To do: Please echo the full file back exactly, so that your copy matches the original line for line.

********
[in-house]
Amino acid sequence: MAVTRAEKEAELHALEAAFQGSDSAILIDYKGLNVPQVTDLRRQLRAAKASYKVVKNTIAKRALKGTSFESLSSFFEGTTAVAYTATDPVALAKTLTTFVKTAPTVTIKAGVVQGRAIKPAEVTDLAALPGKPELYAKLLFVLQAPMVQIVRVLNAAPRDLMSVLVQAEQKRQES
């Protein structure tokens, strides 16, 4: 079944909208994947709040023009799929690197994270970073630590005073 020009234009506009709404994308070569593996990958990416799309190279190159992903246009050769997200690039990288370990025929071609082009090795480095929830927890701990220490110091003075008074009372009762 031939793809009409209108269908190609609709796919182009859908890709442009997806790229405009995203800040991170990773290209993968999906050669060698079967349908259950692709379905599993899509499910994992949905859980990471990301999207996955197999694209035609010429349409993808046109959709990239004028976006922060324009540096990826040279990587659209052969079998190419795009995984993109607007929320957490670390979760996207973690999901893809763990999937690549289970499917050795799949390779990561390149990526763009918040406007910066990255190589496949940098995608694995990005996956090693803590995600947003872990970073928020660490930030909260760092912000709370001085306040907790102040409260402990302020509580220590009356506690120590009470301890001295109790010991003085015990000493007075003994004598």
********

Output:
[in-house]
Amino acid sequence: MAVTRAEKEAELHALEAAFQGSDSAILIDYKGLNVPQVTDLRRQLRAAKASYKVVKNTIAKRALKGTSFESLSSFFEGTTAVAYTATDPVALAKTLTTFVKTAPTVTIKAGVVQGRAIKPAEVTDLAALPGKPELYAKLLFVLQAPMVQIVRVLNAAPRDLMSVLVQAEQKRQES
């Protein structure tokens, strides 16, 4: 079944909208994947709040023009799929690197994270970073630590005073 020009234009506009709404994308070569593996990958990416799309190279190159992903246009050769997200690039990288370990025929071609082009090795480095929830927890701990220490110091003075008074009372009762 031939793809009409209108269908190609609709796919182009859908890709442009997806790229405009995203800040991170990773290209993968999906050669060698079967349908259950692709379905599993899509499910994992949905859980990471990301999207996955197999694209035609010429349409993808046109959709990239004028976006922060324009540096990826040279990587659209052969079998190419795009995984993109607007929320957490670390979760996207973690999901893809763990999937690549289970499917050795799949390779990561390149990526763009918040406007910066990255190589496949940098995608694995990005996956090693803590995600947003872990970073928020660490930030909260760092912000709370001085306040907790102040409260402990302020509580220590009356506690120590009470301890001295109790010991003085015990000493007075003994004598």